This doesn’t mean you have to plan out a five year career plan. It just means if you want to do something, sit down, write it out, think about who can help you get there and be intentional about making it happen. Which reminds me of a course I recently took, which is Choosing Leadership, and there’s a workbook to this course, which is Choosing Leadership by Linda Genzel. And one thing that she mentions in this book or she mentions, it’s a phrase that she says, if you don’t write it down, it doesn’t exist. And so you can have a lot of great things in your head, but if you never write it down and be intentional about making it happen, it’s probably going to fade away. And then you forget about it in our busy, busy lives. So I’m the person, I’m going to write it down, I’m going to create a plan so I can make it happen.


    The other book that I just want to call out, which is really something to consider as you are getting a new promotion, taking over a new team, joining a new company is the book called The First 90 Days by Michael Watkins. It really just gives you a structure and a framework and things to think about when you are meeting new people, when you’re interacting with new people, because we all know a big part of being successful with working with others is building trust. And trust comes from a person feeling like you are credible in what you’re doing. You have a balanced thought process. You’re not just flying by the seat of your pants. You actually have things that you’re trying to accomplish and you sound like you know what you’re doing because when you know what you want to do and you write it down, you can deliver that message with more confidence. So I just encourage people to think about the first 90 days because it will help you put some of your thoughts into a structured approach and allow you to really navigate how you want to operate in this new space.

    Beth Thompson (15:29):

    Great. Great. Recommendations.

    Debbie Foster (15:31):

    Yeah, those are great. Really good. So we talked about a lot of great things. What about obstacles? When did people count you out? Tell us about how you overcame something in your career journey.

    Qiana Nelson (15:45):

    Yes. So it reminds me of a presentation that I built probably about five years ago. And when I was telling my life story as I was navigating and thinking through some of the challenges that I was faced with throughout my life, what I kept coming back to was this phrase of what did you expect? So let me talk to you about how I got to that phrase. When I would do something great, someone would always come to me and they would act shock. How did you accomplish that? And I’m thinking in my head, what did you expect? Did you expect me to just show up any kind of way? And so for me, when I was growing up, people probably already assumed that maybe I wouldn’t be as successful because I was the first person in my family to graduate from college. My parents were very young when they had me.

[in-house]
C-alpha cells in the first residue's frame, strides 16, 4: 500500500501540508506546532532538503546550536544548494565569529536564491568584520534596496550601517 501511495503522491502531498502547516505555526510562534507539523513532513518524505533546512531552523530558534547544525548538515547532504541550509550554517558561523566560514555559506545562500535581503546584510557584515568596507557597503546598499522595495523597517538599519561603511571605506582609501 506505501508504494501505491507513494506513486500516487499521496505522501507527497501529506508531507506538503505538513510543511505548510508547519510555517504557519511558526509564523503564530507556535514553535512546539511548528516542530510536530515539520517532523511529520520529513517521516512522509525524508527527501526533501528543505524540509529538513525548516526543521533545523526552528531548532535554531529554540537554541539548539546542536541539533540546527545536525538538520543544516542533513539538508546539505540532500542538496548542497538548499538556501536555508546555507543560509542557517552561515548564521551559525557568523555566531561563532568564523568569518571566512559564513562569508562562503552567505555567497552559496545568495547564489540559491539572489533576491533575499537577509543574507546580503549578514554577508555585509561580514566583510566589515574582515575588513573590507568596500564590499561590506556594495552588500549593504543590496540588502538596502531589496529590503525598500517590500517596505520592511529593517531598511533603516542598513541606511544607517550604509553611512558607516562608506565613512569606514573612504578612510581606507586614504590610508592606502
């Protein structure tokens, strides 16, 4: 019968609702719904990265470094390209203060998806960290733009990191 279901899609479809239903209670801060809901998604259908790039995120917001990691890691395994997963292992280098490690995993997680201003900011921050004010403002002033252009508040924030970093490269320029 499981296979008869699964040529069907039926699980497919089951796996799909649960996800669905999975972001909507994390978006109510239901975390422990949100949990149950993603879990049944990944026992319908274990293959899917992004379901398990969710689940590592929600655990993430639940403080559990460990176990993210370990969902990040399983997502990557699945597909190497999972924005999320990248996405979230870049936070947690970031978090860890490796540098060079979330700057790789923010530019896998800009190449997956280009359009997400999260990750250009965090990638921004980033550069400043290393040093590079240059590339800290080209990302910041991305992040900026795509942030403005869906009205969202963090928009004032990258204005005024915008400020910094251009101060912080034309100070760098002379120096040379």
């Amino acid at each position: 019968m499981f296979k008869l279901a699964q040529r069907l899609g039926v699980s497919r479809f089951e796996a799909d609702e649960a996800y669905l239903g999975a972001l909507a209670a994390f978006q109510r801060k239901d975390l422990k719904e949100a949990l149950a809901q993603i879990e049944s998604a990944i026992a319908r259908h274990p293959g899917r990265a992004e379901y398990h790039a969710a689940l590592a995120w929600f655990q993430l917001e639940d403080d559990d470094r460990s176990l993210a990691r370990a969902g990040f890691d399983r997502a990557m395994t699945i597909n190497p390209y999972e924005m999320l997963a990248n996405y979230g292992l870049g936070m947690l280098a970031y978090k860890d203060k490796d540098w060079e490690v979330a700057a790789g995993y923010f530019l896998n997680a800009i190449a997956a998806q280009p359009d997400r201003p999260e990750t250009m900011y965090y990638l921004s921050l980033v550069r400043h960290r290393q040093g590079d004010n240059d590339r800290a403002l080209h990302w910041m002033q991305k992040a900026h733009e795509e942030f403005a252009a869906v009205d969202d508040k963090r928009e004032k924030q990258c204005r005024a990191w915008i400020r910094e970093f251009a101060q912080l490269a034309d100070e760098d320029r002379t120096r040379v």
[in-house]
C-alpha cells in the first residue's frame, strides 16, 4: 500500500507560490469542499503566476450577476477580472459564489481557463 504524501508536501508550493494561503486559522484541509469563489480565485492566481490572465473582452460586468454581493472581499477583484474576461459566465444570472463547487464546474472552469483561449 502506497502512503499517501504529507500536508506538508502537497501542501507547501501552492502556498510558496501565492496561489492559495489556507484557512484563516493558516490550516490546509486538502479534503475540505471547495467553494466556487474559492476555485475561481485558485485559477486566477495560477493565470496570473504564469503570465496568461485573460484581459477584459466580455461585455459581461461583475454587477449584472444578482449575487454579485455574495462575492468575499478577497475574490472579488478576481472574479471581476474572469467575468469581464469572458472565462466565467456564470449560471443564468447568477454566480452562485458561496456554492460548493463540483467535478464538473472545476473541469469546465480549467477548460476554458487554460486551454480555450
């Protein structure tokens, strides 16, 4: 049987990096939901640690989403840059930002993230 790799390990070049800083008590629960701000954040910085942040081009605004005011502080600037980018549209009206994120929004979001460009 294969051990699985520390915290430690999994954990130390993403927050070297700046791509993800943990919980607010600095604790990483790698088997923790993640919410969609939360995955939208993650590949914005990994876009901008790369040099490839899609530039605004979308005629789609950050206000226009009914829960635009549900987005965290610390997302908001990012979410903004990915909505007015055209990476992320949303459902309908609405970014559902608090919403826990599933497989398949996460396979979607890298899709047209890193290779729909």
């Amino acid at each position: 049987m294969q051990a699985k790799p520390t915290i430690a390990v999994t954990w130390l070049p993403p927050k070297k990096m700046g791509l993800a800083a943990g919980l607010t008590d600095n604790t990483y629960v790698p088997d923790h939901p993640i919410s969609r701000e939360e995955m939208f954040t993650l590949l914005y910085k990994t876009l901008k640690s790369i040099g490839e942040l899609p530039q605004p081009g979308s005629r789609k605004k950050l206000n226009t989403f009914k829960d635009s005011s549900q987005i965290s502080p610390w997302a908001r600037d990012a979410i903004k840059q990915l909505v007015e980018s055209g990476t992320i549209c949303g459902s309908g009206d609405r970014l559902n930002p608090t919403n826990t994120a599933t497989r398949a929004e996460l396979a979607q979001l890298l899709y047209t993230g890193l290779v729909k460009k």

None of my family worked in corporate America. And so I was challenged with the, I would say, lack of expectations that people had for me. And so I felt like I always had to go out and prove myself. I deserve to be here. I deserve to be the best that I’m going to be. And those were some of the obstacles that I’ve had to deal with in the fact that people didn’t expect me to be where I am today. And so they didn’t always necessarily give me the credit or they were shocked when I was able to accomplish something because they made the wrong assumption about me. And when someone make the assumption about you without giving you an opportunity, it already creates a obstacle for you because now you’re trying to prove yourself to someone that never gave you, I guess the right starting point.

    Debbie Foster (17:33):

    Yeah, that’s really good. And I know I don’t know all of this story, but I think this is a great, I’m going to kind of combine two things together. This podcast is powerful leaders, no apologies. And the apologies part really came from Beth and I kind of exploring just some self-reflection on how we apologize all the time for things that we actually are not sorry for. We definitely apologize and need to be focused on apologizing when it comes to things that we should apologize for. But one of the theories behind why women apologize more than men, which is a fact, is that there’s an assumption that from a young age, little girls are taught to apologize, say you’re sorry for that. And it’s something that gets much more ingrained in us from a female perspective than for whatever reason it does with younger boys. And I know from Beth that you do some work with youth. And so I’m going to try to smash those two things together and talk a little bit about from your perspective, this idea of apologizing unnecessarily and the work that you do with young girls, which I’m assuming has something to do with empowering them about the way they think. Tell us a little bit more about that.